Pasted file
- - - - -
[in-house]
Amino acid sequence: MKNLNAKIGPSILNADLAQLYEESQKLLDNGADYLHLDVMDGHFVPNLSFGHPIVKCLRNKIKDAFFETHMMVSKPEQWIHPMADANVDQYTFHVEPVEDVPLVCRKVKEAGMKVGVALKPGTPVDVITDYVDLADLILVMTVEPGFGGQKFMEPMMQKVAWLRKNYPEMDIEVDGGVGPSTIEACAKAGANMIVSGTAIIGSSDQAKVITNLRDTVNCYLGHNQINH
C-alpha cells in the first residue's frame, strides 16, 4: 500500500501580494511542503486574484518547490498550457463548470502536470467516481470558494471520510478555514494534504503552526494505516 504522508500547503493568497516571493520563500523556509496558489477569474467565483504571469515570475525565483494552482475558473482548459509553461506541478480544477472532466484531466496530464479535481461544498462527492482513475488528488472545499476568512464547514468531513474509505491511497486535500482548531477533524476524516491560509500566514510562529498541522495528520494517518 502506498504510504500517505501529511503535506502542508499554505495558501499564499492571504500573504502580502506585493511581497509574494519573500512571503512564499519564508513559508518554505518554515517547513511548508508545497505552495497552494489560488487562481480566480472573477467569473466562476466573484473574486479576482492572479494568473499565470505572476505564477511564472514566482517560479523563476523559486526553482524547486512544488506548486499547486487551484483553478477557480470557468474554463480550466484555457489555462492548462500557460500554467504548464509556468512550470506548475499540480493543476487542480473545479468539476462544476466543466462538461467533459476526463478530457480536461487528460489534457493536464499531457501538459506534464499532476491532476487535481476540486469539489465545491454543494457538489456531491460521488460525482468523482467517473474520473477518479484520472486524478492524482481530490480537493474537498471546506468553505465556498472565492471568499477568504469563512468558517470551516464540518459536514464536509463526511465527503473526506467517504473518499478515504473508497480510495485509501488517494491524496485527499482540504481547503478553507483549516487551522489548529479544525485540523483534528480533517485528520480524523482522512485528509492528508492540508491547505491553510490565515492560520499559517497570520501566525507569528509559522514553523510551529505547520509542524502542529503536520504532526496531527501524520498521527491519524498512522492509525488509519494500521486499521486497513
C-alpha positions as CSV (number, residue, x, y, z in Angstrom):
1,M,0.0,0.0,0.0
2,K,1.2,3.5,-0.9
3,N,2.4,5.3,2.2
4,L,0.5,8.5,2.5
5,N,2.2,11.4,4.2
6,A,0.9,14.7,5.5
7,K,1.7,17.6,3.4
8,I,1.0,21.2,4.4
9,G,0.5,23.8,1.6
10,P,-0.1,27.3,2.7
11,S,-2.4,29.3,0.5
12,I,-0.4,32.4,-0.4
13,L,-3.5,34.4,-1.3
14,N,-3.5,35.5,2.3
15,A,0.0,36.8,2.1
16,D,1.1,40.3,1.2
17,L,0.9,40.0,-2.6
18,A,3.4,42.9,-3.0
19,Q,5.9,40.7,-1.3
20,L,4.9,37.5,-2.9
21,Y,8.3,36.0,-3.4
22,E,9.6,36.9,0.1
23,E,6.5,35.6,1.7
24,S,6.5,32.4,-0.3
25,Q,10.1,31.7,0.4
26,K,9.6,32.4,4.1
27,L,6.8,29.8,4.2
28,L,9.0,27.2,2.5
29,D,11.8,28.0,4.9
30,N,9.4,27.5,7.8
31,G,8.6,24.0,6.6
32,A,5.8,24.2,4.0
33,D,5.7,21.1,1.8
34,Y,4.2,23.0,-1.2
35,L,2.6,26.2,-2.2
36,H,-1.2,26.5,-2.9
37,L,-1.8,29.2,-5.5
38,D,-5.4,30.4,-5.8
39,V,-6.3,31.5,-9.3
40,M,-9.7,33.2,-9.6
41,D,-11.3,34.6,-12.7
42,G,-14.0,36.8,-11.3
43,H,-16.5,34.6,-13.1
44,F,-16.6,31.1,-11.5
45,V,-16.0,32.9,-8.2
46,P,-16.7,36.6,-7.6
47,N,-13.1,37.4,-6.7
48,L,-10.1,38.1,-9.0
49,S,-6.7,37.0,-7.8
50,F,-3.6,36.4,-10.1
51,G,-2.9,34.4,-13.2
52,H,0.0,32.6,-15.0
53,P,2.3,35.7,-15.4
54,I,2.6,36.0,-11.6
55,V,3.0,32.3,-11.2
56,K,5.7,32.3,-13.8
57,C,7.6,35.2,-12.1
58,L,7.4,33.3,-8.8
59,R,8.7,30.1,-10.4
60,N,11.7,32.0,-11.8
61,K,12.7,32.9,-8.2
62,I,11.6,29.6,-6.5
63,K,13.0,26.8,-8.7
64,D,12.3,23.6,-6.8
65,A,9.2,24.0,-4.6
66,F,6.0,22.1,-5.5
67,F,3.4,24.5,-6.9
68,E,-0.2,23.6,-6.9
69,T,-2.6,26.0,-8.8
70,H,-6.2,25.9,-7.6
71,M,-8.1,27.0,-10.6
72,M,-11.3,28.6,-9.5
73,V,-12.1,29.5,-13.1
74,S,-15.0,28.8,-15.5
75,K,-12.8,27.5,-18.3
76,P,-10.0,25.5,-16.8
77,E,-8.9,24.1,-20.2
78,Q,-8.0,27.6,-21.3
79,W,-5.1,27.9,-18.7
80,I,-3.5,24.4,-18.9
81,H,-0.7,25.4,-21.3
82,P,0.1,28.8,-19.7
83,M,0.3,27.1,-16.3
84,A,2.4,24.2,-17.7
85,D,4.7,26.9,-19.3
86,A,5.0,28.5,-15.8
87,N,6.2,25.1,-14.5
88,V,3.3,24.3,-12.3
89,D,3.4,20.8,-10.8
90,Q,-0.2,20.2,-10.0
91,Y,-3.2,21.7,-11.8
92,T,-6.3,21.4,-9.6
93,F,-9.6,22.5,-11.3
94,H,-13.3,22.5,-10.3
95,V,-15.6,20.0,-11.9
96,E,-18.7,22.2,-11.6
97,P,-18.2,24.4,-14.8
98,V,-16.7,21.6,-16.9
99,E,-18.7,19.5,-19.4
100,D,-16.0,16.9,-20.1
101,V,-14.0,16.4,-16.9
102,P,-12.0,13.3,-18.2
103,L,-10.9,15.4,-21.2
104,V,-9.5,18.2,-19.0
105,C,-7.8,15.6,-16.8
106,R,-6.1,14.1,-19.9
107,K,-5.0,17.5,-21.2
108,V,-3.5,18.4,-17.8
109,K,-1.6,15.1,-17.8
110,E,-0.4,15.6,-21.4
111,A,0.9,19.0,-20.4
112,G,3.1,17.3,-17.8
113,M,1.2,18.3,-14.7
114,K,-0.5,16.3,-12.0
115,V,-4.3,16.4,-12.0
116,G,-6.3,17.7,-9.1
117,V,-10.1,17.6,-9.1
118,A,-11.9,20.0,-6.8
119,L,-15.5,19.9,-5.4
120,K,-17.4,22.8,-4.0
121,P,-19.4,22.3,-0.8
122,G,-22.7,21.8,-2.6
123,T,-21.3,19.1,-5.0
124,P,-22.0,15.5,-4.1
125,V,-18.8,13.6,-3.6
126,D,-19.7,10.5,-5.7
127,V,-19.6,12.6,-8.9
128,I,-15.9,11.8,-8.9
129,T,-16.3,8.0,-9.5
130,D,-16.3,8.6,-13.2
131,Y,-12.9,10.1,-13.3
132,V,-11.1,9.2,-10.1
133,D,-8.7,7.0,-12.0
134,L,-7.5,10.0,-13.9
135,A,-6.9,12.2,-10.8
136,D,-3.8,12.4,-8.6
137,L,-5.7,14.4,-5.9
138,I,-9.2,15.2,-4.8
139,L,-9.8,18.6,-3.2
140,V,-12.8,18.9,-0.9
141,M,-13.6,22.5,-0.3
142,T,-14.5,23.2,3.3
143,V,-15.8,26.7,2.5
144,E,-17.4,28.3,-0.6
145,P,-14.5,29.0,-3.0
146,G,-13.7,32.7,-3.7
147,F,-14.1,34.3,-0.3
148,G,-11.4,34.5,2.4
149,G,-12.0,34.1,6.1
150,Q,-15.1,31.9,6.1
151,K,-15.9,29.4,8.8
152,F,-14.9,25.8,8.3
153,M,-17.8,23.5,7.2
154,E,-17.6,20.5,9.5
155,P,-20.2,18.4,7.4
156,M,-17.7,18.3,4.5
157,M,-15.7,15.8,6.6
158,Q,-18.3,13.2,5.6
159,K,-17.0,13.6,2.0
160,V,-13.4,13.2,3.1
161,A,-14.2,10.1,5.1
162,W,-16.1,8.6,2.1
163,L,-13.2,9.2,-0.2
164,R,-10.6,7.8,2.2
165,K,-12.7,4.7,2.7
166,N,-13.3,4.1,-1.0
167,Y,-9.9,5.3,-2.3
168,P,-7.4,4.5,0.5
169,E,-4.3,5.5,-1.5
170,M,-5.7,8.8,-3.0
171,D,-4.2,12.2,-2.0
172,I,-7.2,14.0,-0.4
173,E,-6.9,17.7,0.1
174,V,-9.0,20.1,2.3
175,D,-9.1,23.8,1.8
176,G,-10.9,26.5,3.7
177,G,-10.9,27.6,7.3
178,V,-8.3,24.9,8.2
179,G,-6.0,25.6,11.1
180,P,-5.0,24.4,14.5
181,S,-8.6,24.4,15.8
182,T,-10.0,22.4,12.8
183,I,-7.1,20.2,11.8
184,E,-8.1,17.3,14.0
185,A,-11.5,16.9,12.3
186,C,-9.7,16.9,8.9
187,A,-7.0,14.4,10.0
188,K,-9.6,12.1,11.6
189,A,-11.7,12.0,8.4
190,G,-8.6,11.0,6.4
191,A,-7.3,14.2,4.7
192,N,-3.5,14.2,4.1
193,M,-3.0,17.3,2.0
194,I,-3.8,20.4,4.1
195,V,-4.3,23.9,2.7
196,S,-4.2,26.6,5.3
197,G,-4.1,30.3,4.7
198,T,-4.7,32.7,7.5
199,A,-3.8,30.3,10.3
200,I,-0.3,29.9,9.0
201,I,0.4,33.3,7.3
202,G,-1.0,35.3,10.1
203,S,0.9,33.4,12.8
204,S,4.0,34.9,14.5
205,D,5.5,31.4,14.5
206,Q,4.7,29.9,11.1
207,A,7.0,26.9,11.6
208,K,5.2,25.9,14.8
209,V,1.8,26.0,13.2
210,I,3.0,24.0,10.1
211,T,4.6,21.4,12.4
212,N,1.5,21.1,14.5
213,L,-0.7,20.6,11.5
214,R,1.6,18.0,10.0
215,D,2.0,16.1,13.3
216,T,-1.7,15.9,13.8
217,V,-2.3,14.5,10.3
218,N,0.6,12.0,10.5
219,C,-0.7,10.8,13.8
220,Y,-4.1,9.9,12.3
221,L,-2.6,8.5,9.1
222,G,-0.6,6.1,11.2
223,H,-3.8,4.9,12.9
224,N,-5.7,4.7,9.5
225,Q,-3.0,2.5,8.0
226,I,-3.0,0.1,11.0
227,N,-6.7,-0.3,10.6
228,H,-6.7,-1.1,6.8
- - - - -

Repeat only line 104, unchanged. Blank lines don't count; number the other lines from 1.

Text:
100,D,-16.0,16.9,-20.1